The second argument against a marriage movement stems not from despair but fear: Will a great public effort to strengthen marriage require denigrating single mothers and their children? We don't think so. Supporting marriage does not require punishing single parents or their children. The Marriage Movement is a movement for a better marriage culture, not a movement of the smug marrieds for the smug marrieds. Many of us in the Marriage Movement are single parents or the children of single parents. We know firsthand how children suffer and parents struggle when marriages fail. We know, too, how false the common stereotype is that single parents don't care about marriage. Few parents, single or married, dream of the day their daughters will become single mothers, or their sons turn into absent fathers. Children of single parents, like all American children, need and deserve help in making better marriages than their parents may have had. They need a marriage culture that affirms their deepest aspirations and does not merely confirm their deepest fears; a culture that tells them that married love is a possible, reasonable, normal, achievable goal. Fatherless boys, in particular, need help in affirming the value of responsible, nurturing fatherhood. They do not need false reassurances that their own fathers' abandonment was no big deal, or that if they in turn become part-time or absent fathers, their own children will not suffer. If boys without fathers are to grow up to be loving, committed fathers to their own children, they cannot live in a culture that tells them that full-time fathers are not important. The Privatization of Marriage
Marriage is not just a private relationship. It is also a social institution. "The belief that marriage is a social good and therefore a legitimate concern of the state," points out Don Browning, "lies behind the 1998 green paper on family and marriage issued by the Labor government in England, the interest in marriage education in Australia, and the moves into marriage preparation in Florida, Louisiana, and Arizona. The mass of legal codes governing marriage and family in the 50 states is also a sign of the long-standing belief that marriage deals with profound goods that must be monitored and ordered for the public good." After 30 years of a divorce culture, many Americans see marriage as too personal to be a proper matter for public concern or intervention. Even family members, clergy, and children are often not seen as legitimate stakeholders in the success of a marriage. For if marriage is just a word for two adults who have managed (or not managed) to create an emotionally satisfying personal relationship, how can any outsider legitimately second-guess their decision to divorce? We do not share this limited conception of marriage. A good marriage is not just a good private relationship, and married couples are not in a sealed bubble, immune from the influences of others. Though marriage is intimate and personal, marriage also has an inherently public side. Marriage is what lovers do when they want to bring their relationship out of the private realm of personal emotions and make it a social fact, visible to and recognized not only by the couple, but also by friends, family, church, government, and the rest of society. Good marriages are made, not born, and they are most likely to be made in a society that understands and values marriage as a shared aspiration and key social institution, not just a private affair of the heart.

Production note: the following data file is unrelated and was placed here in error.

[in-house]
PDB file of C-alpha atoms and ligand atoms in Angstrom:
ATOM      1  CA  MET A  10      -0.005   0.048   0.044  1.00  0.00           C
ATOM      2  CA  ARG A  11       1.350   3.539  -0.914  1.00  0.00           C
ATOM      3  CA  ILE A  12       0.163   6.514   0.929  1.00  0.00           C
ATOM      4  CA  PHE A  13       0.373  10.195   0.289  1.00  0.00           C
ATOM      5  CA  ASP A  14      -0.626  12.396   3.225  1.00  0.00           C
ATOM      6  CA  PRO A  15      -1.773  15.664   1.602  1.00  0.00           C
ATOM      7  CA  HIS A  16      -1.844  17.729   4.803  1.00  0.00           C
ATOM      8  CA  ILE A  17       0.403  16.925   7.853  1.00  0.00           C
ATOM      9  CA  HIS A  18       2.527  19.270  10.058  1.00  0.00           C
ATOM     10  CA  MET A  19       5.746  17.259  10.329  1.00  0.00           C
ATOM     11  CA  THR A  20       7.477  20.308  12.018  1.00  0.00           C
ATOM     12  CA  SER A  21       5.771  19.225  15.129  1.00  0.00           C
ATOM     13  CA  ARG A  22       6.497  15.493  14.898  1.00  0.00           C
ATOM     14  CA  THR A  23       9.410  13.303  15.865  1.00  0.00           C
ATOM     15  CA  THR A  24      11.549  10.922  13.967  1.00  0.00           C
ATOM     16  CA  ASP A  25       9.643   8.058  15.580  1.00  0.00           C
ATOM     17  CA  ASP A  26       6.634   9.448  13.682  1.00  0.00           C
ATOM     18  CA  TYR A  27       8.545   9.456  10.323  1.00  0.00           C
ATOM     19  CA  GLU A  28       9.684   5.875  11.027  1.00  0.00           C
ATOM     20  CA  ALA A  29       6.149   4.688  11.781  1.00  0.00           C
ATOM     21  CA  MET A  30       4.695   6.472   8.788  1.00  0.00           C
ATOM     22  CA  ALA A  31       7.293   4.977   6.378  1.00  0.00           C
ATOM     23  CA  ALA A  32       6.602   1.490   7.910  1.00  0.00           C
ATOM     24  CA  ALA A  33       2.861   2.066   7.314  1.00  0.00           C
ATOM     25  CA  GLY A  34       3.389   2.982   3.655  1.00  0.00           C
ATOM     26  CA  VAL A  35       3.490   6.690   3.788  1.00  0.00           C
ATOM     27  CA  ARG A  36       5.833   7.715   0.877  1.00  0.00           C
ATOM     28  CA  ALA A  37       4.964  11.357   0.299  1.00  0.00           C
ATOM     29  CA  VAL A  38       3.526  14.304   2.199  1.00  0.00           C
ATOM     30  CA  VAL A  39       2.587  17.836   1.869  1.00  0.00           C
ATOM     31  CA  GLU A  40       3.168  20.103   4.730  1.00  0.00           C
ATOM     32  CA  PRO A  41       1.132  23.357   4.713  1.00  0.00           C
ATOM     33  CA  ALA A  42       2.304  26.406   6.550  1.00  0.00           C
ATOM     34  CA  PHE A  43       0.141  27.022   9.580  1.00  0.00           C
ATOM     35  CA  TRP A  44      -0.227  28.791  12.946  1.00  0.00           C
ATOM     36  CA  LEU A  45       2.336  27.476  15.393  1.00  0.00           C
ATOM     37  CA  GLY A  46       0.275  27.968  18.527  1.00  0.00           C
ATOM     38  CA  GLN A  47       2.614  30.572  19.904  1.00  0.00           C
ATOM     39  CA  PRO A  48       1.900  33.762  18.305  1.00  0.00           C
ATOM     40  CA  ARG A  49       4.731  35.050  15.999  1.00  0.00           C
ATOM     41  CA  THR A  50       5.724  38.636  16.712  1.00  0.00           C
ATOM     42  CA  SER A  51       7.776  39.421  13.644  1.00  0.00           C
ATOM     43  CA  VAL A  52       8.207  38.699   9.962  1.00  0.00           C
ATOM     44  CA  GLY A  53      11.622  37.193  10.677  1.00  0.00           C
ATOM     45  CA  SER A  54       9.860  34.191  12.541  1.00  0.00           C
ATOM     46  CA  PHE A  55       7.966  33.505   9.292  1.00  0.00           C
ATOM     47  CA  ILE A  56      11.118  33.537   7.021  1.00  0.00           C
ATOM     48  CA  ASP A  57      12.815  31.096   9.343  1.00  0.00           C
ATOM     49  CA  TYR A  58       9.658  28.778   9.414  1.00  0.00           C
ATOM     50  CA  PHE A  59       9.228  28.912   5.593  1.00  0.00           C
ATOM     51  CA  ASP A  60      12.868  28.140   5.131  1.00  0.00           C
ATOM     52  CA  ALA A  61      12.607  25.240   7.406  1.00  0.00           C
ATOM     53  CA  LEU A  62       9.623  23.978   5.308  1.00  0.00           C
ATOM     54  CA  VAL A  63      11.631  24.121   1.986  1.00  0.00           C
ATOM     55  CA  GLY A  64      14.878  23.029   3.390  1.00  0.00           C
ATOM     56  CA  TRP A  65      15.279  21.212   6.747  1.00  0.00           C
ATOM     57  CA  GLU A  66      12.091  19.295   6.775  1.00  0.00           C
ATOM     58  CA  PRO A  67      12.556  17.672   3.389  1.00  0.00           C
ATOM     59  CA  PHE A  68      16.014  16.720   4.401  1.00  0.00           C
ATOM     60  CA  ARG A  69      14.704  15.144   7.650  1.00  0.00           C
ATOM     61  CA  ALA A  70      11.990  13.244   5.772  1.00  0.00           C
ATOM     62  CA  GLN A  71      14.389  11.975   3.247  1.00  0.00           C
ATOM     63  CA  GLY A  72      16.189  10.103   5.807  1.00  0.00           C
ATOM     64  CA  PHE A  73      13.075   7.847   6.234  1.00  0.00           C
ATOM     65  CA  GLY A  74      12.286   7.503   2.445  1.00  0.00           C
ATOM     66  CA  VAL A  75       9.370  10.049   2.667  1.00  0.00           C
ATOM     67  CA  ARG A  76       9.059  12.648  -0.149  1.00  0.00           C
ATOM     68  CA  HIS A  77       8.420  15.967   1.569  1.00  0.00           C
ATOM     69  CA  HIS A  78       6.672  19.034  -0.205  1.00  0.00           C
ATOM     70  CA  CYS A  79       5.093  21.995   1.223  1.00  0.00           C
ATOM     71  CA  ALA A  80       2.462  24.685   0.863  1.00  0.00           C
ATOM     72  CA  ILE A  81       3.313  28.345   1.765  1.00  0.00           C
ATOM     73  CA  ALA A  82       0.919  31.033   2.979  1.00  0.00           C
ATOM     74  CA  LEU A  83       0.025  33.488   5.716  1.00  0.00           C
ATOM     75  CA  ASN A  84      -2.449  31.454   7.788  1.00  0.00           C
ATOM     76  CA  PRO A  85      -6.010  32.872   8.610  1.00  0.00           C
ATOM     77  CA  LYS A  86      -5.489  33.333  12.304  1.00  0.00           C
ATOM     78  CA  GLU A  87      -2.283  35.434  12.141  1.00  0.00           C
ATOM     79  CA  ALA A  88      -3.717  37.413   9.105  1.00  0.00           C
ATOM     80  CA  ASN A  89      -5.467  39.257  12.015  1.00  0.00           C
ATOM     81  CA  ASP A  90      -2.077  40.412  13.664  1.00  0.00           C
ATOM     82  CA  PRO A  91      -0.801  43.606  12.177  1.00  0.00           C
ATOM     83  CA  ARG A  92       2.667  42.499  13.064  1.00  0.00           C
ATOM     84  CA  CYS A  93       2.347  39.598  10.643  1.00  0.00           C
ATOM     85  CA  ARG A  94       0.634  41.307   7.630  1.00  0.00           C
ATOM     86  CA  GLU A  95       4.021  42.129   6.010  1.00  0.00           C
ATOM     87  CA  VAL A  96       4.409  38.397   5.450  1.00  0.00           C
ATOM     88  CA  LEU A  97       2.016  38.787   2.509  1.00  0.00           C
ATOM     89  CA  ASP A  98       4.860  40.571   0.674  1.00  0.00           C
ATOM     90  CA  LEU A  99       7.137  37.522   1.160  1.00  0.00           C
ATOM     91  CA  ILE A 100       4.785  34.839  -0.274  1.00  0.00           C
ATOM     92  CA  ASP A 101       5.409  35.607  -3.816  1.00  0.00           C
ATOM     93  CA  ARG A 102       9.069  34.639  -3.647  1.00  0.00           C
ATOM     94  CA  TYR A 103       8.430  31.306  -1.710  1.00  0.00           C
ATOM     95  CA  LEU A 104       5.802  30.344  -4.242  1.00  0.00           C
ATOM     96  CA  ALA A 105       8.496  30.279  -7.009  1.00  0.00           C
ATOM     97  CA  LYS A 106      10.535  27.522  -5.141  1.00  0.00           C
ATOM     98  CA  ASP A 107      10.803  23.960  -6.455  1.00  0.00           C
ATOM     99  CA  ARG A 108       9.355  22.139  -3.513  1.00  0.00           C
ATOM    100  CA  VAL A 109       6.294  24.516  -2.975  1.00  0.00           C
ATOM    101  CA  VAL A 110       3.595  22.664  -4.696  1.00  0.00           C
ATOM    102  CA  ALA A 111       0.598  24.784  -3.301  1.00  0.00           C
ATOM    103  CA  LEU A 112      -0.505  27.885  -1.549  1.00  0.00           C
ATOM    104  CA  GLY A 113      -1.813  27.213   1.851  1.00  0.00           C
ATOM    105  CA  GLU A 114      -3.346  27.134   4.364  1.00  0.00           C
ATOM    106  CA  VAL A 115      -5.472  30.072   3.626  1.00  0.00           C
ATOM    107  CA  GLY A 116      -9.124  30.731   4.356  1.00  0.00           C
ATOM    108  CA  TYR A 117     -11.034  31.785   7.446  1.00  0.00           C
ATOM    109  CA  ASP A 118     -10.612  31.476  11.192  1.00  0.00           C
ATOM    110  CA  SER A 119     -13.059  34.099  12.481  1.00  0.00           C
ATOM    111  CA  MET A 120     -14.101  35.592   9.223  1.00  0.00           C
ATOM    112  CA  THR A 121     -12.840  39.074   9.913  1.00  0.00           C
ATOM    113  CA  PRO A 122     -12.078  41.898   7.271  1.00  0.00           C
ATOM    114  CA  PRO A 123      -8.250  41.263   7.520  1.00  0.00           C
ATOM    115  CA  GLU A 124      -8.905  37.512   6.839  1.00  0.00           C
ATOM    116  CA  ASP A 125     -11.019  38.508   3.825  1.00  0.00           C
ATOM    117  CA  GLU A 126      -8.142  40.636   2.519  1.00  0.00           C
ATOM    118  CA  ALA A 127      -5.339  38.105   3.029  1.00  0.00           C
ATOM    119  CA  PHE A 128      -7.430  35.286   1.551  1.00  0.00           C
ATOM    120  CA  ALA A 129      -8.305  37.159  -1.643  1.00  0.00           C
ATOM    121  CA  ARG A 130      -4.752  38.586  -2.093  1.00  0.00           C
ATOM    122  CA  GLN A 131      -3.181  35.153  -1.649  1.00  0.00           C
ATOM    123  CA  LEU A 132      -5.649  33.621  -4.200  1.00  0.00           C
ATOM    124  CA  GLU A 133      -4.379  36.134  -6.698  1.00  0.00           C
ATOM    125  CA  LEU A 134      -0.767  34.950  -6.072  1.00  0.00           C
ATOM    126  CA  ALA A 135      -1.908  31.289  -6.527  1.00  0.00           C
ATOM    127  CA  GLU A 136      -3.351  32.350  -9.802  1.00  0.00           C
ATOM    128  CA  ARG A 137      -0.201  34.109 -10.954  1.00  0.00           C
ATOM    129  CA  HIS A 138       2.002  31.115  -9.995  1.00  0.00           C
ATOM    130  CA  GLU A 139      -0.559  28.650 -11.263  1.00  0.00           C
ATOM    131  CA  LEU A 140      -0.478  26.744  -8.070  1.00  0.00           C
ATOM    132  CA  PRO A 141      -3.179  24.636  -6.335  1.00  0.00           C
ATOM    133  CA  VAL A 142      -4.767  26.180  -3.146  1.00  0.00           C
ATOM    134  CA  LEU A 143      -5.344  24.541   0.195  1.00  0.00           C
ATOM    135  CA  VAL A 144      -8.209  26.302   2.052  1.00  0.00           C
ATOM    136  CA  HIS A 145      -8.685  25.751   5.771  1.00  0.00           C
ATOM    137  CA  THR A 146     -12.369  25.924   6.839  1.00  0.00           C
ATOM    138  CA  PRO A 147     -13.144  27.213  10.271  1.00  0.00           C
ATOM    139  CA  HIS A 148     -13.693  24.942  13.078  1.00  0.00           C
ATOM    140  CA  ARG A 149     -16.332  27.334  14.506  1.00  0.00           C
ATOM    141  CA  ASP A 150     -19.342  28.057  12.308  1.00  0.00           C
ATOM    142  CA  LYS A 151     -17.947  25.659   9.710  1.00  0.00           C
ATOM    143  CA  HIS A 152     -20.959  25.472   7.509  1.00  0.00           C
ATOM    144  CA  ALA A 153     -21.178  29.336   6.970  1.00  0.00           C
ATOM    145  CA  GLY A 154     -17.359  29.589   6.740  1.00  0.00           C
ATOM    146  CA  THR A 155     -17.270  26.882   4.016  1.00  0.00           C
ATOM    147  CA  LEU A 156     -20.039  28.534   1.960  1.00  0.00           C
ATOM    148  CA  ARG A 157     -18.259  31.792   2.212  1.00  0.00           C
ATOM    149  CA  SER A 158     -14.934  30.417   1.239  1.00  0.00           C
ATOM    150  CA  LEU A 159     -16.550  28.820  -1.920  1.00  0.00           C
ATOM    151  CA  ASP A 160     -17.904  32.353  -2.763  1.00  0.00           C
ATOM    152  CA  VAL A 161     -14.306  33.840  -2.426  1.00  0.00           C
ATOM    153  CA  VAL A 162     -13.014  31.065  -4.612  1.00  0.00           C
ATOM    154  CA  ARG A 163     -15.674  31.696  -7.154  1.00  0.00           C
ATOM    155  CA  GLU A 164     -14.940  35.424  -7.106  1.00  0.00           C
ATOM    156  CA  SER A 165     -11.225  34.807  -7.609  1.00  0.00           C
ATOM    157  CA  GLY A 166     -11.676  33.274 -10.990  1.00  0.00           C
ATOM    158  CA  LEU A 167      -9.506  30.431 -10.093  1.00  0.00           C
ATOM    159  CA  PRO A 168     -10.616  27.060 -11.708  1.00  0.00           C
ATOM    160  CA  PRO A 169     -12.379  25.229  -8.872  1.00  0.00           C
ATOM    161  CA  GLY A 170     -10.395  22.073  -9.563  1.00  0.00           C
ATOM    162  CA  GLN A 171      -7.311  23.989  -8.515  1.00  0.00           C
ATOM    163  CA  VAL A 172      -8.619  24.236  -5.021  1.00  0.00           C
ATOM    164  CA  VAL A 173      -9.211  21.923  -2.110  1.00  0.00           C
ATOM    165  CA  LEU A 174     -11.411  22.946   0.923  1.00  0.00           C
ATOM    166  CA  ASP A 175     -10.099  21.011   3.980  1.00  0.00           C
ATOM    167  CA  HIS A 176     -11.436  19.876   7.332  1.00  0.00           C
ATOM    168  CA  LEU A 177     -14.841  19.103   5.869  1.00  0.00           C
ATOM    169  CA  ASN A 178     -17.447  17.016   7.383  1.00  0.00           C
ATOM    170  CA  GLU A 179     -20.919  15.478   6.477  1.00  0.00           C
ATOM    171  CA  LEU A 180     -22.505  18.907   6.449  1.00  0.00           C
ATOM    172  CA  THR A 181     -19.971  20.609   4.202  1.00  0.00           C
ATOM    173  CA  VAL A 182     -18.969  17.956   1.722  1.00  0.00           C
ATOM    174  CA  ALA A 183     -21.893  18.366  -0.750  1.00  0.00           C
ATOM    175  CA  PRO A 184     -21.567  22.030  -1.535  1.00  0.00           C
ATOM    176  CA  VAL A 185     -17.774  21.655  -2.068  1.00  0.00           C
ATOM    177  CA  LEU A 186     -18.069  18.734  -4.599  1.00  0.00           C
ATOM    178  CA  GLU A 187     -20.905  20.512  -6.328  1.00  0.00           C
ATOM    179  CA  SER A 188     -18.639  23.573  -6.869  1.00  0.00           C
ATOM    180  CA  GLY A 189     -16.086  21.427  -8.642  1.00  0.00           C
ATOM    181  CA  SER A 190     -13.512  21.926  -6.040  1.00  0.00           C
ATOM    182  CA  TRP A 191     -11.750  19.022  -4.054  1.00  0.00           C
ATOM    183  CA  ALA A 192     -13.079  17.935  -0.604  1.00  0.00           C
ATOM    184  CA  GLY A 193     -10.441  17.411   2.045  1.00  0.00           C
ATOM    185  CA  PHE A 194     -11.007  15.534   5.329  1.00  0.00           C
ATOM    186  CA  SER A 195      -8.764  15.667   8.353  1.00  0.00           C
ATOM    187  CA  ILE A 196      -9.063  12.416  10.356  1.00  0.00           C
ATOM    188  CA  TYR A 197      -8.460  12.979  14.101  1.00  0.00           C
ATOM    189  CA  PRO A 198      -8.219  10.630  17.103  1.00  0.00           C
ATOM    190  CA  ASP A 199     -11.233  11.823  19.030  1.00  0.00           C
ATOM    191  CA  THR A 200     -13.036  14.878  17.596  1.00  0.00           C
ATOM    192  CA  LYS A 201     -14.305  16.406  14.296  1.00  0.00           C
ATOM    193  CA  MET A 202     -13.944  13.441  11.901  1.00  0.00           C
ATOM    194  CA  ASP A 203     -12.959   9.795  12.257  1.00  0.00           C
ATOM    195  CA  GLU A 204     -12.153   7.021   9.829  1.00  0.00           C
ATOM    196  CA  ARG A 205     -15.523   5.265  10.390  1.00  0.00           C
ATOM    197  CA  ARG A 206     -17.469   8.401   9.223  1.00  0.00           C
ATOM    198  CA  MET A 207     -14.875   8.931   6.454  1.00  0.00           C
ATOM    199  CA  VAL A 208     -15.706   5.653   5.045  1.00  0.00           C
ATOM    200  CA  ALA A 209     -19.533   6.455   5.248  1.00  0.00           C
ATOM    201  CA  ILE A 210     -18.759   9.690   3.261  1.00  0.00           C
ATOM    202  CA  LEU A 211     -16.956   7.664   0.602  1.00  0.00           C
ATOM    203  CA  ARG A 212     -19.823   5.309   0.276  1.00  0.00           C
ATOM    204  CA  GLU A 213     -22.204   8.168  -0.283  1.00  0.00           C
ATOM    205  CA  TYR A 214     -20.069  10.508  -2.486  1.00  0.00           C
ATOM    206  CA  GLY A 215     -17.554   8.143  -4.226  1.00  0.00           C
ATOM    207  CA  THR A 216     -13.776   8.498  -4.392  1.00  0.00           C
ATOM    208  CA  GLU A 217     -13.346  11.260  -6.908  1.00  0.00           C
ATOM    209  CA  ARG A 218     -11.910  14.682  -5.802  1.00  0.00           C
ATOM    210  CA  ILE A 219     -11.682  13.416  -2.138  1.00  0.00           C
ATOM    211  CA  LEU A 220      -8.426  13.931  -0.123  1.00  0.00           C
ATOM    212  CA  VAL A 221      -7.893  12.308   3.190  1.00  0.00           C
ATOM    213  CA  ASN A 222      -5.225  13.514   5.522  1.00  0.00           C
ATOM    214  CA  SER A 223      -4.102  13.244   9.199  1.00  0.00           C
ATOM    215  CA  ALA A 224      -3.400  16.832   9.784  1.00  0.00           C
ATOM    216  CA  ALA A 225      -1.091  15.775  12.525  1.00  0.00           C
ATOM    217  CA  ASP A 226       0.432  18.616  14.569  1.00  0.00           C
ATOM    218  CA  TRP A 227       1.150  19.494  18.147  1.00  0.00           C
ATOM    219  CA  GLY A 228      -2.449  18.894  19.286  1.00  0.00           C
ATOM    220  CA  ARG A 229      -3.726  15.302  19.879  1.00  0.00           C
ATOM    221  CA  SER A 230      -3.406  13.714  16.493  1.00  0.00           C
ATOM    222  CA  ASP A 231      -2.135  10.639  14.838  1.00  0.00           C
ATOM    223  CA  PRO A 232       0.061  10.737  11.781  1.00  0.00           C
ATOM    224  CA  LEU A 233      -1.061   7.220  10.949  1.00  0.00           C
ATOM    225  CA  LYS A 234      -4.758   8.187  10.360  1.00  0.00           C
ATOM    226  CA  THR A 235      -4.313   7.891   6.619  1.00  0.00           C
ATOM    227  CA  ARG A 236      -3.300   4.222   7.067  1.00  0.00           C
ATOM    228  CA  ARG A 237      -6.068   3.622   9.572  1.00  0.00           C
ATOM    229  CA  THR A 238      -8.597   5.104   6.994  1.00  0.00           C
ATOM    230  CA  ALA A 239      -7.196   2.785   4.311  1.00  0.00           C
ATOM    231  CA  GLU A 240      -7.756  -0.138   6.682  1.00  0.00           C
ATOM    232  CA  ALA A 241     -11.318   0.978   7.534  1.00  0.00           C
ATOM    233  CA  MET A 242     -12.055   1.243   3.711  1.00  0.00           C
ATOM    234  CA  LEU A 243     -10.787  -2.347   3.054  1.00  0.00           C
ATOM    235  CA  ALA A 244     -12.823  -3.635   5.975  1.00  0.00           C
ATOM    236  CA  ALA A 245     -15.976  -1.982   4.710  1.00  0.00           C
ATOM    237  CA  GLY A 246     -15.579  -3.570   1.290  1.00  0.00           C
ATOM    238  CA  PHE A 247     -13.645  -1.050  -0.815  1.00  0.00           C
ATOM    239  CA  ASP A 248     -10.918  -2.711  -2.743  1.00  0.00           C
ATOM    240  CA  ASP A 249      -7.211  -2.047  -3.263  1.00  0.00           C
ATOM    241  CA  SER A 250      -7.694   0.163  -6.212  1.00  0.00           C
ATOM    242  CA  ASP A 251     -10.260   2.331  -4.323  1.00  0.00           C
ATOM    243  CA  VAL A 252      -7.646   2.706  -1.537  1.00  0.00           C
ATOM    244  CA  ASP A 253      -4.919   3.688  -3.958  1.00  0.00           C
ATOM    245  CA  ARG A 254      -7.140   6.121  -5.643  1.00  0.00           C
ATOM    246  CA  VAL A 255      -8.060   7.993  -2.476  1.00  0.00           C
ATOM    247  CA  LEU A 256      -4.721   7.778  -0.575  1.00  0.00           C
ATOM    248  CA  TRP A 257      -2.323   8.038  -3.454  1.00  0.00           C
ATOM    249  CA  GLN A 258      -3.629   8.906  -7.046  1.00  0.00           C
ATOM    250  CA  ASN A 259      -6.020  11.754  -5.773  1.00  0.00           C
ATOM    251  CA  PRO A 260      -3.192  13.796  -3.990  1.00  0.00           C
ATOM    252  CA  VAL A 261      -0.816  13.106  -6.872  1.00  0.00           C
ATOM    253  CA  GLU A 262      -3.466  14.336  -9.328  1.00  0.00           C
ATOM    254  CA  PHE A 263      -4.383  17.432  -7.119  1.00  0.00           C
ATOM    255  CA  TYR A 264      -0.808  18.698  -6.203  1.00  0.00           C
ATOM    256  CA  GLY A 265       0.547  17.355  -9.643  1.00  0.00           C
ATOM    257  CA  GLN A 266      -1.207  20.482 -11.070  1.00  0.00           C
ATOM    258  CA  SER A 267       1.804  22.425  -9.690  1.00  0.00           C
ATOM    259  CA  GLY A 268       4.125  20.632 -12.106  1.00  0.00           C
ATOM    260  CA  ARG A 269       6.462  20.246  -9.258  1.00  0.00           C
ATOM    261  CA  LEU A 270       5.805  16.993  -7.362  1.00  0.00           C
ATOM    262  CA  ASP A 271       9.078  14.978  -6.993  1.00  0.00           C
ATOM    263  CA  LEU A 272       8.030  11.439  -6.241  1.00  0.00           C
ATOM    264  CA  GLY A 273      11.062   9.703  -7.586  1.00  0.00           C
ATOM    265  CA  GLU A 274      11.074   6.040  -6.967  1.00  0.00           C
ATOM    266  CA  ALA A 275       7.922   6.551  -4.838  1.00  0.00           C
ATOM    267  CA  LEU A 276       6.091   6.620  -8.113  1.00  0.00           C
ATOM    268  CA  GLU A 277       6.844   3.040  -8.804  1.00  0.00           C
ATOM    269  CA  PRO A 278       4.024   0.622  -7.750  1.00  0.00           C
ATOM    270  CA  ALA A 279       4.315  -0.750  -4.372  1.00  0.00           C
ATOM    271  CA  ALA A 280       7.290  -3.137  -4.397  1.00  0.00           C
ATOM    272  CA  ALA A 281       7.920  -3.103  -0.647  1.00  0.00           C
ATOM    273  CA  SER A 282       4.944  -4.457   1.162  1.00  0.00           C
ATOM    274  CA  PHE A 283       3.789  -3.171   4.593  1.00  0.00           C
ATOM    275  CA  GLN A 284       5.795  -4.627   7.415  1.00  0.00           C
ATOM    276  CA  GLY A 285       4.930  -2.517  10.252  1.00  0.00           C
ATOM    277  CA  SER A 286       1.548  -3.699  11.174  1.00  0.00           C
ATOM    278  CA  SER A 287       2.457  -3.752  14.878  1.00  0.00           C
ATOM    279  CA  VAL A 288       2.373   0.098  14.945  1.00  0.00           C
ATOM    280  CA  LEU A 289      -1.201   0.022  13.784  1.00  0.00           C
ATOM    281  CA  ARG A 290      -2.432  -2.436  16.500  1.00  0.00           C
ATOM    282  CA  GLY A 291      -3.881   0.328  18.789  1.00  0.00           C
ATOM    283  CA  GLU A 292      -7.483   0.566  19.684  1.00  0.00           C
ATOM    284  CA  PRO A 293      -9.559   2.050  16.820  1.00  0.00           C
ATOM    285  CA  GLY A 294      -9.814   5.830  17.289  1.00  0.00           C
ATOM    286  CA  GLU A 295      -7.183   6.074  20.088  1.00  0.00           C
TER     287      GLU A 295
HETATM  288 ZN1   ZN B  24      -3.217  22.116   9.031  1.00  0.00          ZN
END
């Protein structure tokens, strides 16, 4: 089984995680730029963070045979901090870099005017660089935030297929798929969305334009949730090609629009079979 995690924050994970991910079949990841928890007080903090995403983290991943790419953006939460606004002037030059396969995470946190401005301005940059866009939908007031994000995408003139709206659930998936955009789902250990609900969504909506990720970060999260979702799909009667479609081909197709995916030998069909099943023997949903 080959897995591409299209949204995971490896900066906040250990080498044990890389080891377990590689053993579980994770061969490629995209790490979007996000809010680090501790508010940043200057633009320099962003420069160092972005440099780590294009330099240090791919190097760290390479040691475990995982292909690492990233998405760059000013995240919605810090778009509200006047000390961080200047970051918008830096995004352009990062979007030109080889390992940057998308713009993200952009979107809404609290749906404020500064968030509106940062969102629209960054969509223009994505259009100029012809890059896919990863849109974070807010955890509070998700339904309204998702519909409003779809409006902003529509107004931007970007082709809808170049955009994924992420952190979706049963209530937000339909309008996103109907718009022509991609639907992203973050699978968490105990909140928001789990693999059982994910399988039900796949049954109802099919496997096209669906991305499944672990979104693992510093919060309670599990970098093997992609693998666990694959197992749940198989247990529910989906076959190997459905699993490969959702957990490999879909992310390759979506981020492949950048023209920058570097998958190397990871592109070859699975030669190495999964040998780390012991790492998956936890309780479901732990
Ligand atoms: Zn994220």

What to do now: Next Steps